Few records remain of how many Japanese died but judging by the outpouring of donations by Japanese communities from Washington to San Diego to quickly build hospitals, the toll must have been significant. In L.A., the earliest Japanese hospitals were built in Little Tokyo and Boyle Heights. Because it was one of the only areas without racial covenants in home deeds that forbid the owner to sell to non-whites. These hospitals were the precursors to the Keiro Japanese nursing homes now owned by Pacifica-Kei-Ai.

Japanese Hospital in Boyle Heights, 1929

A pandemic in a racist environment spurred the creation of Japanese hospitals. One hundred years later another pandemic in a racist environment may contribute to the end of the last Japanese nursing home formerly called Keiro. This is due to developers like Pacifica Co. seeking to kick-out seniors to build apartments.

The “New Deal” and some old raw deals

Corporate profits and inequality reached historic levels and led to the Great Depression. FDR considered a “Medicare-for-All” type of national healthcare, but massive unemployment and homelessness was a bigger priority. His platform was jobs and union rights for workers. But not for brown farmworkers, as a favor to California’s Big Ag. Unemployment insurance, relief for farmers, social security and housing – these were demands raised by the social movements of leftists, progressives, unions, people of color and women.

FDR told Wall St. to pony up 75% in corporate taxes to create the “New Deal” or prepare to fend off the angry unemployed and evicted at the gates. In 1933, he stated, “No question in my mind that it is time for the country to become fairly radical for at least one generation. History shows that where this occurs occasionally, nations are saved from revolution.”

The New Deal created a great boost to the economy and millions of jobs for all people including many people of color outside the South. It proved that getting money into the hands of people on Main Street was the path out of the Depression, not austerity. But many were also shortchanged when the “deal” was dealt. Anyone not a citizen, including all Issei and most immigrants were out. Nisei were young and many received WPA jobs. But whatever Japanese gained from the New Deal evaporated when we were thrown into US concentration camps in 1942.

African Americans suffered in the Jim Crow South. Native American Indians were confined to “reservations.” Mexicans, many of whom were US citizens, had been rounded up in Boyle Heights and across the nation and deported by the millions during the Depression. All of these folks and residents of the 16 territorial “possessions” of the US, did not get the full benefits of the New Deal.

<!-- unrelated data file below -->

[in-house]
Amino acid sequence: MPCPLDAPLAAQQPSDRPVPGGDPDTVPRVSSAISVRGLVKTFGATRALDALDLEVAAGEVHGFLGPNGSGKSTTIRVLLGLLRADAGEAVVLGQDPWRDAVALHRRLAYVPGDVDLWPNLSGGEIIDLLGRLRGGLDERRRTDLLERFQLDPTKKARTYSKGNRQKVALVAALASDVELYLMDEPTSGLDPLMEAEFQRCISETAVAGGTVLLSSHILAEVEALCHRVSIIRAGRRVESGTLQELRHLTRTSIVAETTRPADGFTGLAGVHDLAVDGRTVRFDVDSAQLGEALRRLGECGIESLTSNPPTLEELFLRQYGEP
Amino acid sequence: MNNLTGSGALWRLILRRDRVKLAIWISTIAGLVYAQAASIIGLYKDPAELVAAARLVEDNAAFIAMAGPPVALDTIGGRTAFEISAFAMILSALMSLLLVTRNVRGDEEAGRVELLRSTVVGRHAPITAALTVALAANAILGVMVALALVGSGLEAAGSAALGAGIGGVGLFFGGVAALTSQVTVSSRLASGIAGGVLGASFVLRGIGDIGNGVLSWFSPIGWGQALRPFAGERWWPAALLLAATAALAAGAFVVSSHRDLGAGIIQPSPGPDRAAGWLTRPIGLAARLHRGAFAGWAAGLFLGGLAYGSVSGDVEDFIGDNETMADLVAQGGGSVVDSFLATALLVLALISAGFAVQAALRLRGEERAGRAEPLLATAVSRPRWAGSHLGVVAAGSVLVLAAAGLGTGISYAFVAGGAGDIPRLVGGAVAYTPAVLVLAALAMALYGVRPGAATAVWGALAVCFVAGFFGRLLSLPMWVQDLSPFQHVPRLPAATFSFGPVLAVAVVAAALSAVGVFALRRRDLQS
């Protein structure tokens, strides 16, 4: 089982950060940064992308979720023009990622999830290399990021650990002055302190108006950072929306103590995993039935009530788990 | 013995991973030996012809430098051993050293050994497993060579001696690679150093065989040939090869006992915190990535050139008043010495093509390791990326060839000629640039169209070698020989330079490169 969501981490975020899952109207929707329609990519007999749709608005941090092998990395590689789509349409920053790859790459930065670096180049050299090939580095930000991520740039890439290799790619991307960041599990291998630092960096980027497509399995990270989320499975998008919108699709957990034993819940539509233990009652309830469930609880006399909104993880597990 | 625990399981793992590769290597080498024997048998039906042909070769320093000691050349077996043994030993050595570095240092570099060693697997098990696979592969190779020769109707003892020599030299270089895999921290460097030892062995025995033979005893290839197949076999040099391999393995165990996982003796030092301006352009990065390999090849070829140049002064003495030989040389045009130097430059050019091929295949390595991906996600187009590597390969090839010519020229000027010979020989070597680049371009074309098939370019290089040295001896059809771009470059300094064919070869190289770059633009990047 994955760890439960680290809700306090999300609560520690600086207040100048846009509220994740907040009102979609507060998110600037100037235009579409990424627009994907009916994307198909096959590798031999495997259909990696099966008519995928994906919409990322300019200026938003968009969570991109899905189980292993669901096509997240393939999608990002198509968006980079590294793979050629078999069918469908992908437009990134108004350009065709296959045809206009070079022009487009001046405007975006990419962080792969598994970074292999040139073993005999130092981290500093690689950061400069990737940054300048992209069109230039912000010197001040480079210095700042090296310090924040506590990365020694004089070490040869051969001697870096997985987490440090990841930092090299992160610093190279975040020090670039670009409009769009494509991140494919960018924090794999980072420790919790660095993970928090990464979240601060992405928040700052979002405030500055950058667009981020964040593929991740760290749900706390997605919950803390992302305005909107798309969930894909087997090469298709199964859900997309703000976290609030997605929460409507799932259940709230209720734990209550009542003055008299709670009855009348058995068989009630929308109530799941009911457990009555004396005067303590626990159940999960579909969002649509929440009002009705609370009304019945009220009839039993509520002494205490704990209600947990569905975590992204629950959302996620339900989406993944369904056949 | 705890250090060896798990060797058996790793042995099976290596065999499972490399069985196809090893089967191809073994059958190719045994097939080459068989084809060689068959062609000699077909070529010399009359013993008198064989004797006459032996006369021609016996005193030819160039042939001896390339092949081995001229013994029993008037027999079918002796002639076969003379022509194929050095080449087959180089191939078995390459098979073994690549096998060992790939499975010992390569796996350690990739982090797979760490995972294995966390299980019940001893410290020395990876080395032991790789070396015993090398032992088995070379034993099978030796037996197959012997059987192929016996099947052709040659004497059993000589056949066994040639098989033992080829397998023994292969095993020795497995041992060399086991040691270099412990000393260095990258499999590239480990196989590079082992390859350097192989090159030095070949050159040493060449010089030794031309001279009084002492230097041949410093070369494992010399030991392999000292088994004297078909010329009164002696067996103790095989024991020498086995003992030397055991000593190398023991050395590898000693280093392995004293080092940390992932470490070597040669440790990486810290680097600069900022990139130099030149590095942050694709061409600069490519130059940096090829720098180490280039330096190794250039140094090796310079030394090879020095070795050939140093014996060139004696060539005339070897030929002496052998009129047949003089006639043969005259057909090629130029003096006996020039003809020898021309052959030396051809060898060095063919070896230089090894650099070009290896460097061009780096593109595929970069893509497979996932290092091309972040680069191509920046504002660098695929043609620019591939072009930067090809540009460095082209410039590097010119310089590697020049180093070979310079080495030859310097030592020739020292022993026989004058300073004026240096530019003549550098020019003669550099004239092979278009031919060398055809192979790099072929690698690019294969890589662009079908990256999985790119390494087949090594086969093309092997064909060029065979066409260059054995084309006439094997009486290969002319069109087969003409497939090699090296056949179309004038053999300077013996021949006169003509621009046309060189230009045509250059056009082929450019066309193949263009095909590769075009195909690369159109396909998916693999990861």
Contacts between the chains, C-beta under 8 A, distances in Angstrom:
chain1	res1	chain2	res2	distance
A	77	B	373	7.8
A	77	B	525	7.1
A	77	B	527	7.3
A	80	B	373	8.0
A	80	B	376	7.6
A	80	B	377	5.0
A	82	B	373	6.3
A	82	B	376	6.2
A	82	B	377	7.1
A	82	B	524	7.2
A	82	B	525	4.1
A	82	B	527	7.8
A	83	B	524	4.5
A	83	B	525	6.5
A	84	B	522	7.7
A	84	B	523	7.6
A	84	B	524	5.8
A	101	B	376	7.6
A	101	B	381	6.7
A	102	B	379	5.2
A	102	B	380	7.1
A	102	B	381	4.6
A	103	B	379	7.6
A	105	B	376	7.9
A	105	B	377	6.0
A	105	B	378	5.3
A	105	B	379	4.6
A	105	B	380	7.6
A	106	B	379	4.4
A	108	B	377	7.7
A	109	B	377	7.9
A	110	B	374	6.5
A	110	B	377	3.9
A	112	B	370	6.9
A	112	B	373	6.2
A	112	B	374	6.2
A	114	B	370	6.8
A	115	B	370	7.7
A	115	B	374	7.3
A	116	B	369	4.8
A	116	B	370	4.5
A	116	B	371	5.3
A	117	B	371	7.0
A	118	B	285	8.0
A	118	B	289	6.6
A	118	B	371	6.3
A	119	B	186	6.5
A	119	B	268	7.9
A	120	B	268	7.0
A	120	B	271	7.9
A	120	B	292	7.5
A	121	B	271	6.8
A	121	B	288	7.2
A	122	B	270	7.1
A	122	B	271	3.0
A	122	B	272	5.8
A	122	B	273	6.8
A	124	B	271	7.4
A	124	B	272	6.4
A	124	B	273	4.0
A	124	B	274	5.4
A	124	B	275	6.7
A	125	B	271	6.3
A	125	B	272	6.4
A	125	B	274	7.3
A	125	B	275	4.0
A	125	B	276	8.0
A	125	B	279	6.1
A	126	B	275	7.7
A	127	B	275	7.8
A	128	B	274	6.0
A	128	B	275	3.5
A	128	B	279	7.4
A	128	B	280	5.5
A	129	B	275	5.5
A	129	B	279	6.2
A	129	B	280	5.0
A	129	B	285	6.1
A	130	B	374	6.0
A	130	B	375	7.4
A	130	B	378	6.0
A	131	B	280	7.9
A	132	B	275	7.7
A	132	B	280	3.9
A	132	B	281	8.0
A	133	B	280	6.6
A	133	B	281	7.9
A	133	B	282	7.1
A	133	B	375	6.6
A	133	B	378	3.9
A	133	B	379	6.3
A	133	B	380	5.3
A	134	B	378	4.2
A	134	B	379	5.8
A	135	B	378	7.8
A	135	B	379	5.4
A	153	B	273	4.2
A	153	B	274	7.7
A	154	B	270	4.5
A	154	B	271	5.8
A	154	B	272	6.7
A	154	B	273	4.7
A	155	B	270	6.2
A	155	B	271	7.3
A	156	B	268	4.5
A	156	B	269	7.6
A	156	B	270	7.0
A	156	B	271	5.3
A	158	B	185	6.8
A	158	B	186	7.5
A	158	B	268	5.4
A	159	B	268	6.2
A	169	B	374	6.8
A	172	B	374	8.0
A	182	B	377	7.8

The New Deal was the right fix for the country. But FDR’s racism yielded to the demands of California’s politicians who represented the interests of Big Agriculture, bankers and local white supremacists. This alliance finally found in WW2 the perfect excuse and scapegoats to demand that Roosevelt imprison 120,000 Japanese Americans to increase their own economic and political fortunes.

“Free” government healthcare behind barbed wire

The “medical system” inside the concentration camps was set-up and maintained by volunteer inmates but overseen by white doctors of the US Public Health Service. Courageous JA doctors and nurses did their best despite a severe lack of supplies and medicines and kept the death count to 1,862. Not counting those killed by guards and the disappeared. JAs had “free government healthcare” for the first and only time behind barbed wire, like Native Americans on reservations who had the Indian Health Service. 11% died of tuberculosis as disease spread fast in close quarters. Nutrition was a challenge; the food budget was 38 cents per person per day. On the plus side, many JAs, saw a dentist for the first time in their lives.

Heart Mountain Hospital

During the war Roosevelt brokered a truce between unions and corporations so war production would not be disrupted in order to fight a more immediate common enemy – German, Japanese and Italian fascism. CEOs pledged, no lock-outs and union-busting while unions agreed to no strikes or slowdowns.

FDR also wanted to reduce competition among corporations to recruit workers. He froze wages and benefits so no company had an advantage over another. Only “insurance and pension benefits” could be given to workers. Employers could deduct employee benefits from profits and workers didn’t have to pay taxes on health premiums paid by employers. Providing health insurance became the way to recruit and retain workers and it spread quickly. About half of the US workforce has employer based healthcare.